In order to serve content on our website, we rely on advertising revenue which helps us to ensure that we continue to serve high quality unbiased journalism.
To know how to disable your Ad Blocker, please
Please refresh your page, once Ad Blocker is disabled
The Tamil Nadu government is on a gold hunt now. It is not digging for the yellow metal at any site. It has instead tendered out its intention to buy 400 kg of gold for around Rs. 120 crore.
Tamil Nadu's Social Welfare and Nutritious Meals Programme Directorate on Wednesday issued a tender for buying 100,000 gold coins of 22 carat each weighing 4gm through competitive bidding by manufacturers and dealers of the yellow metal.
The gold coins are to be given to the eligible poor beneficiaries of the government's five marriage assistance schemes.
The last date for submission and the tender opening is November 22. A pre-bid meeting will be held October 28.
"It is going to be a challenging task. Availability of gold is the major challenge. Imports of gold is allowed only against export," said Jayantilal Challani, president of Madras Jewellers and Diamond Merchants Association.
According to the government, the successful bidder has to supply the coins at the designated locations in 32 district treasuries/pay and accounts offices in 32 districts.
The delivery of the coins should be completed within 30 days of placing the firm order by the government. The successful bidder should provide a bank guarantee of Rs. 50 lakh for every 10,000 coins supplied. The quality/purity of the gold coins will have to be certified to the state government by an assayer approved by Bureau of Indian Standards (BIS) or any international agency. The cost of quality control tests and the wastage of coins will be billed to the government separately.
According to the government, if the quality of the coin is suspect, the one who gave the tender should buy back the same at a price paid for them by the government or the open market price at the time of buy-back, whichever is higher plus the overhead cost. The government can also take criminal action for supply of defective coins.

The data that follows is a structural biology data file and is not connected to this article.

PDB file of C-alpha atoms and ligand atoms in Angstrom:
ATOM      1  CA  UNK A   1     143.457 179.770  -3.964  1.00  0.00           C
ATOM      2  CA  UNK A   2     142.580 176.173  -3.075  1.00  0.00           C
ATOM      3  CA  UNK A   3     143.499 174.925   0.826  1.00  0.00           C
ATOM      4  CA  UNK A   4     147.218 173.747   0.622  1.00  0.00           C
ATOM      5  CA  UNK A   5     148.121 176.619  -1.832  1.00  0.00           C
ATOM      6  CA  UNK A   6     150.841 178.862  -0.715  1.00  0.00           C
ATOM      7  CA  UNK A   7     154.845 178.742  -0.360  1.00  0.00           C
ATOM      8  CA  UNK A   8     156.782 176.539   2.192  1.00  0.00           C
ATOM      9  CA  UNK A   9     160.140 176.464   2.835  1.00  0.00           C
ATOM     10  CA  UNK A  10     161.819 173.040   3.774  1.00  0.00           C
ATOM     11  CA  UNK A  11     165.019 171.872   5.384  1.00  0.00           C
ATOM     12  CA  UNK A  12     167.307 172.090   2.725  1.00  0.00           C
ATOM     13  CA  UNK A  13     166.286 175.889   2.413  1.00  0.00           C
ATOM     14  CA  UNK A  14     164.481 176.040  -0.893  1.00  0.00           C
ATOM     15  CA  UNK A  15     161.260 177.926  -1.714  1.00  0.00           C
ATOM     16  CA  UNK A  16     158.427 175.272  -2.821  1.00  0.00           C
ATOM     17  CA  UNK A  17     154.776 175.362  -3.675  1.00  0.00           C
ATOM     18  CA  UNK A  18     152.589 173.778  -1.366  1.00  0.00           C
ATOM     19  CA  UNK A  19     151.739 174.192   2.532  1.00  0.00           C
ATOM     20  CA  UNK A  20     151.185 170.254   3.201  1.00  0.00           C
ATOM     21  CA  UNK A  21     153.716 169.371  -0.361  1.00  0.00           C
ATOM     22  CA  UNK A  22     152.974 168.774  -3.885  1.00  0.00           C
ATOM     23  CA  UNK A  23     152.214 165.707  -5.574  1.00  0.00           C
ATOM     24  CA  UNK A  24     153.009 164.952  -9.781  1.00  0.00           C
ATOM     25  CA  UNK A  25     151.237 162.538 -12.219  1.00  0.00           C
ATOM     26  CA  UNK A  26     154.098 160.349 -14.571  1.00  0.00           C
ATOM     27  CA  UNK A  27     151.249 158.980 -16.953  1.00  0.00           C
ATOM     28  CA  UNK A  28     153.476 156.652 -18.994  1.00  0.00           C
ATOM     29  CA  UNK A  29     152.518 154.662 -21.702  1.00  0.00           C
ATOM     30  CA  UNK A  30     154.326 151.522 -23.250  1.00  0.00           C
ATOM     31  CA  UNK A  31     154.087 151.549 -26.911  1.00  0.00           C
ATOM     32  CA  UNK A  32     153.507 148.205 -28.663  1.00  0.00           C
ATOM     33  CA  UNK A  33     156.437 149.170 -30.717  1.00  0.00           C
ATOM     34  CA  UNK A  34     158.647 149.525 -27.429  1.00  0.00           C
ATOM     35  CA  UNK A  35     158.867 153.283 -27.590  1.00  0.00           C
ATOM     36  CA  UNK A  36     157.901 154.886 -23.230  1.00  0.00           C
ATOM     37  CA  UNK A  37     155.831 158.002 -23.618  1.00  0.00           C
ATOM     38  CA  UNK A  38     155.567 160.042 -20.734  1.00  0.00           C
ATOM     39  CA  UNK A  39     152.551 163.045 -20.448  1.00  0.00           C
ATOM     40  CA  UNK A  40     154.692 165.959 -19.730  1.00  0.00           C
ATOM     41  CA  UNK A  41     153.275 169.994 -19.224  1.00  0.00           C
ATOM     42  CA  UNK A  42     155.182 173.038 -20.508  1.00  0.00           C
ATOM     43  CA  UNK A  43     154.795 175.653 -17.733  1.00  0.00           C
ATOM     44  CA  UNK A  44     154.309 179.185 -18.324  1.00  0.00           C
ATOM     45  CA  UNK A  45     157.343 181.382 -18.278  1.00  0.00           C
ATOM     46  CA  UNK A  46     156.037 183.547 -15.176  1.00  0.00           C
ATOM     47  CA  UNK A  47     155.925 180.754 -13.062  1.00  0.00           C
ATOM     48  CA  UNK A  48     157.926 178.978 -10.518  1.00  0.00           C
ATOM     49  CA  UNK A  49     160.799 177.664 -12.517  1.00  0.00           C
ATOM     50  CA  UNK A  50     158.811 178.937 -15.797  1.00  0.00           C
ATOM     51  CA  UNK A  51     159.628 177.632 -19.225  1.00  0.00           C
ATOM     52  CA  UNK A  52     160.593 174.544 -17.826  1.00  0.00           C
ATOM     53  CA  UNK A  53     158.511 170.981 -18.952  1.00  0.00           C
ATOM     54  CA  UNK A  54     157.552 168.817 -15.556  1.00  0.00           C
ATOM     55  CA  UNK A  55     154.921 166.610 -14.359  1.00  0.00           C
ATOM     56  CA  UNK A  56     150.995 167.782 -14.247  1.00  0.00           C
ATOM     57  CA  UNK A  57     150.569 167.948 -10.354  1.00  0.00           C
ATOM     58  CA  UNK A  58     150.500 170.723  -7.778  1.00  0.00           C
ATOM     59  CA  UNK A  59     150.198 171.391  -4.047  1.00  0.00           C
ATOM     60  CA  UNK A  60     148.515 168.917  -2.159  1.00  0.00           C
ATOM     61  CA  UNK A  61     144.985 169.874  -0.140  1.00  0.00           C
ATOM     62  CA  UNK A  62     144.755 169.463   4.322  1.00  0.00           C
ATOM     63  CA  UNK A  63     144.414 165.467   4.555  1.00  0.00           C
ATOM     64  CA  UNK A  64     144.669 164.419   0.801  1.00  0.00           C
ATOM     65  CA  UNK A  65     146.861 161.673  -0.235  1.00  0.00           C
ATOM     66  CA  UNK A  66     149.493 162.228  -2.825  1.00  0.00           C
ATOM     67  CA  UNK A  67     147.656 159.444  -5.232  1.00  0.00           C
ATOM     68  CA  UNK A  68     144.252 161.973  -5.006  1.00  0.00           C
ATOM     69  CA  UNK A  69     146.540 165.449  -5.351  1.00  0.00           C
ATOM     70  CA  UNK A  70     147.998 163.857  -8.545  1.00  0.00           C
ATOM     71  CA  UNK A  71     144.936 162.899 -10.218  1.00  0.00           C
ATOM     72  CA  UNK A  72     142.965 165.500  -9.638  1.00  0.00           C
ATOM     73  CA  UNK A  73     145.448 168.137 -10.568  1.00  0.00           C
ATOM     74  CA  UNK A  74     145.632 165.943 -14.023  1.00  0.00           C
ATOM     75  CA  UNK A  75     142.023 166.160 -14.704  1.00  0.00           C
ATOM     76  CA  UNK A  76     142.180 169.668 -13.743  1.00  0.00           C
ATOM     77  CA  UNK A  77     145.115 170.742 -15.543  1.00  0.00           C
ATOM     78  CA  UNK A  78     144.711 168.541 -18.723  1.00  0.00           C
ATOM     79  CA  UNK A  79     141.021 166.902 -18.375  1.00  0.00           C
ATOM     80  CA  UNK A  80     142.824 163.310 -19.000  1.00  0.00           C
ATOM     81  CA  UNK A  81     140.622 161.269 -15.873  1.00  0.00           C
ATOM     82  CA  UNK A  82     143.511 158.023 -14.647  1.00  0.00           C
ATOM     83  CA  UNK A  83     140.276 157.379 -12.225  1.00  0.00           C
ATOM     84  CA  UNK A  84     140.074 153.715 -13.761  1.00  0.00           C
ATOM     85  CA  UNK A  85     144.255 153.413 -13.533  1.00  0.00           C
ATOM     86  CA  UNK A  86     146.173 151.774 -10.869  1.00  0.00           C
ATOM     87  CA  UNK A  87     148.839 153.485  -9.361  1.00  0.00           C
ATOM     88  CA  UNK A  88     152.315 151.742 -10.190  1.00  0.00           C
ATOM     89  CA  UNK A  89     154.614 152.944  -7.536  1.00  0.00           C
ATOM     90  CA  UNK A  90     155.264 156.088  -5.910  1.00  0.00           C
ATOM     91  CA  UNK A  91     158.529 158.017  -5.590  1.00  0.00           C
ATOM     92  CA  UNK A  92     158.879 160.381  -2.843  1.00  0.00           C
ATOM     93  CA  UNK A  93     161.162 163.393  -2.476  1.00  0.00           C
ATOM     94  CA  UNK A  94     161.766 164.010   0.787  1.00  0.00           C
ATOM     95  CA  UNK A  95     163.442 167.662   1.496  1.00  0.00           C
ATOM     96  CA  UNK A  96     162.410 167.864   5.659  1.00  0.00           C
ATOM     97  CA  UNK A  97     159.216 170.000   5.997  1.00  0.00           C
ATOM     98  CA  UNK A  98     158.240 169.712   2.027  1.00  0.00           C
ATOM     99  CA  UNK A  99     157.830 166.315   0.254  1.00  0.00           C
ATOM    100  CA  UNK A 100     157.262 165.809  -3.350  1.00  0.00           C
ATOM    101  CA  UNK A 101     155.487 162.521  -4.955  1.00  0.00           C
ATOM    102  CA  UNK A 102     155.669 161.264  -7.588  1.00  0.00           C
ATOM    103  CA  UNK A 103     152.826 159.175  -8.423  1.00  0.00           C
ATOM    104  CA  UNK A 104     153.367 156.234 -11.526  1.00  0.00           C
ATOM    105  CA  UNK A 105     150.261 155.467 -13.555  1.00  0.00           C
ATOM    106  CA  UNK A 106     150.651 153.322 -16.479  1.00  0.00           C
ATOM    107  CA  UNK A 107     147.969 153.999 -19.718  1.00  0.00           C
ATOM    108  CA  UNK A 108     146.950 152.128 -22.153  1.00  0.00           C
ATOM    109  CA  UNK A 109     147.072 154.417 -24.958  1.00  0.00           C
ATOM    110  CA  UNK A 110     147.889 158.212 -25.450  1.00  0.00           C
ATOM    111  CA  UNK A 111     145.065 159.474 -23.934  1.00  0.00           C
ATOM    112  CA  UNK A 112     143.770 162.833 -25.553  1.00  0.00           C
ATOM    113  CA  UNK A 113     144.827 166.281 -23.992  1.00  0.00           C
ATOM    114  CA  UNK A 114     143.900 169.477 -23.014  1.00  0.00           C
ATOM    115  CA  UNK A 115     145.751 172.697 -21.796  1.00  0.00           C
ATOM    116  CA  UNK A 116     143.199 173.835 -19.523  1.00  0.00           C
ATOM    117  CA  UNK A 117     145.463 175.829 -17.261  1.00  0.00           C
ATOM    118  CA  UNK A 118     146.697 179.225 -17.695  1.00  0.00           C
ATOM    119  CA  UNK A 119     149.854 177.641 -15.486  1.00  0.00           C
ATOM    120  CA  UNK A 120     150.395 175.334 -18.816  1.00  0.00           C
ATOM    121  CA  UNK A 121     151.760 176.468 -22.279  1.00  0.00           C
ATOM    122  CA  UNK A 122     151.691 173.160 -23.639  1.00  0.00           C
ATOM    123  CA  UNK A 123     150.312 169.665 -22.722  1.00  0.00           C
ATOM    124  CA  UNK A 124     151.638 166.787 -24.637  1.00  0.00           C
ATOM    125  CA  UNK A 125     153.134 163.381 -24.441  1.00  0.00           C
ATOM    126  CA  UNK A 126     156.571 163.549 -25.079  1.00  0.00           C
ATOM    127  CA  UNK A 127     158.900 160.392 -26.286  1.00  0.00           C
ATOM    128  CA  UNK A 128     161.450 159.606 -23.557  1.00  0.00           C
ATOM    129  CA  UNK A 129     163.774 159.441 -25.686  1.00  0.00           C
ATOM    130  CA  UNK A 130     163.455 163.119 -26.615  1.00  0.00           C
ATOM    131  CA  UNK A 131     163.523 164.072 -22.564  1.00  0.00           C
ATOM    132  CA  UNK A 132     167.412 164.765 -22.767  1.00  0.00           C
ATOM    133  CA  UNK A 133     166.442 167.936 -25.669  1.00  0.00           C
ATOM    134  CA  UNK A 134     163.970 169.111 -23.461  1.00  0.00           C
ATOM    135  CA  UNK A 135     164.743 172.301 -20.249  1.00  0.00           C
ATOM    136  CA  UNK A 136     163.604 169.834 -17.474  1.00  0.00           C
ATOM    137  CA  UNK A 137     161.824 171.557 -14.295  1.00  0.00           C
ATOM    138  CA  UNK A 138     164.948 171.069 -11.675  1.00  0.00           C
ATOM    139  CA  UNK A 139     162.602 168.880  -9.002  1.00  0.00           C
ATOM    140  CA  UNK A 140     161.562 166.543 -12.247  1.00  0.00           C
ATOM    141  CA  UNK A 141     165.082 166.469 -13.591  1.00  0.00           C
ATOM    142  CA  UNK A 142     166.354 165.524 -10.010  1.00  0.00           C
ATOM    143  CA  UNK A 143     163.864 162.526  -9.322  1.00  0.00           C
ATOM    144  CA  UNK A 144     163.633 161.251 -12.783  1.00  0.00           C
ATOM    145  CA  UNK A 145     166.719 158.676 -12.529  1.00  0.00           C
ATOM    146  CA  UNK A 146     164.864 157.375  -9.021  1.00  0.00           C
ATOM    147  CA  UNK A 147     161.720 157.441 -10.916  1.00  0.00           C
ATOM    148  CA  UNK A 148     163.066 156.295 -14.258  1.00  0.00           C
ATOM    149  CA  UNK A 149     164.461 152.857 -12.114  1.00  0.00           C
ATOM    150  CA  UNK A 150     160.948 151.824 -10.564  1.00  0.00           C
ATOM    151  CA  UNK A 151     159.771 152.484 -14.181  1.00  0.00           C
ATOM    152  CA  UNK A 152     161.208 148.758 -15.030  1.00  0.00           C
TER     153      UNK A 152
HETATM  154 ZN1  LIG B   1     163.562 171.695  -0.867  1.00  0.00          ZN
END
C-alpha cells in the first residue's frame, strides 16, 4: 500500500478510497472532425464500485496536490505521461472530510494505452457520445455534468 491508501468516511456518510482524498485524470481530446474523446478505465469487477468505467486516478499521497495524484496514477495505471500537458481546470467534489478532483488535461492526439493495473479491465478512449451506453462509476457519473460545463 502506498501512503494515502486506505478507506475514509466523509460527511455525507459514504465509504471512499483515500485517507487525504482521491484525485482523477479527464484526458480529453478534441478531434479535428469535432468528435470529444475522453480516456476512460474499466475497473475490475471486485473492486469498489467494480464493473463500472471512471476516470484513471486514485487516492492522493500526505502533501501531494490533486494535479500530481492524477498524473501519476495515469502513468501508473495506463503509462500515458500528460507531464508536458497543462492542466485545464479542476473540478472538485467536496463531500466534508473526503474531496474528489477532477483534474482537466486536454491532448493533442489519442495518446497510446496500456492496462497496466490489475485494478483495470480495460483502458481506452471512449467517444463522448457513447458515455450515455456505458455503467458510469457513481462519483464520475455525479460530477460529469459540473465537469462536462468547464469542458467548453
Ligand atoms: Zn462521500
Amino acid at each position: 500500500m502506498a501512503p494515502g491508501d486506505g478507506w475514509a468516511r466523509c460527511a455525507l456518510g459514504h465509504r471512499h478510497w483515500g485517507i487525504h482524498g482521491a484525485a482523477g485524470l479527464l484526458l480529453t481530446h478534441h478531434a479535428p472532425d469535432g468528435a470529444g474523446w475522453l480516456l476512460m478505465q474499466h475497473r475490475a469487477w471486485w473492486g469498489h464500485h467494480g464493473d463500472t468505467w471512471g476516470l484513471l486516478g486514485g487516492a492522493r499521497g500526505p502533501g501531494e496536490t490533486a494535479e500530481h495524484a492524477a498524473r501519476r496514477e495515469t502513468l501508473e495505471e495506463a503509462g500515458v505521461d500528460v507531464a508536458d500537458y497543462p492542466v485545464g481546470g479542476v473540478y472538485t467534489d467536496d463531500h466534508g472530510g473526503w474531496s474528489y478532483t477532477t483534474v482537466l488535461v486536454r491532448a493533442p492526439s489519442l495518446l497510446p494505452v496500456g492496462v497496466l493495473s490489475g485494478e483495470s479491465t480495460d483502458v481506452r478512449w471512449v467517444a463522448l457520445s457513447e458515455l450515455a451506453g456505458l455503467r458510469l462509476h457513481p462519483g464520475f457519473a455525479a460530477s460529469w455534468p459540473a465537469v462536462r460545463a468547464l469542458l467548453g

The cost of gold will include the metal price fixed by the London Bullion Market Association London Gold Fixing AM and at the Reserve Bank of India reference Rate-INR/1 $ as on the day following the date of finalisation of tender.
The bid amount should also include cost of insurance, making and packing charges, transport and others. The earnest money deposit will be Rs. 1.20 crore. A bidder should have posted an average annual turnover of R100 crore for the last two successive years.
Besides that, a bidder should be in the gold business for at least three years on the date of bidding. The bidder should supply at least 25,000 gold coins with BIS Hallmark. The tenderer should offer not less than 25,000 coins by December 31.
The rate offered in the tender should be valid for 90 days from the date of opening the technical bid.
According to Challani, the government should reduce the 25,000 coins bid limit to 10,000 coins and the turnover stipulation of Rs. 100 crore to Rs. 60 crore so that supplies could be effected without much problem. He said the margin would be very thin and the bidders were expected to quote very competitive rates.
"The price of gold and the exchange rate is well known. There is not major technology involved in making the coins except making the dye to imprint the government emblem. The challenge will be the availability of the yellow metal," Challani said.
He added that the possible rate for a 4gm coin would be around R13,000 and the outgo for the government for 100,000 coins, around R130 crore. According to the tender document, Madurai, Kanyakumari, Vellore and Tiruchirapalli districts will get 5,000 coins each followed by Coimbatore, Cuddalore, Kanchipuram, Salem with 4,500 coins each.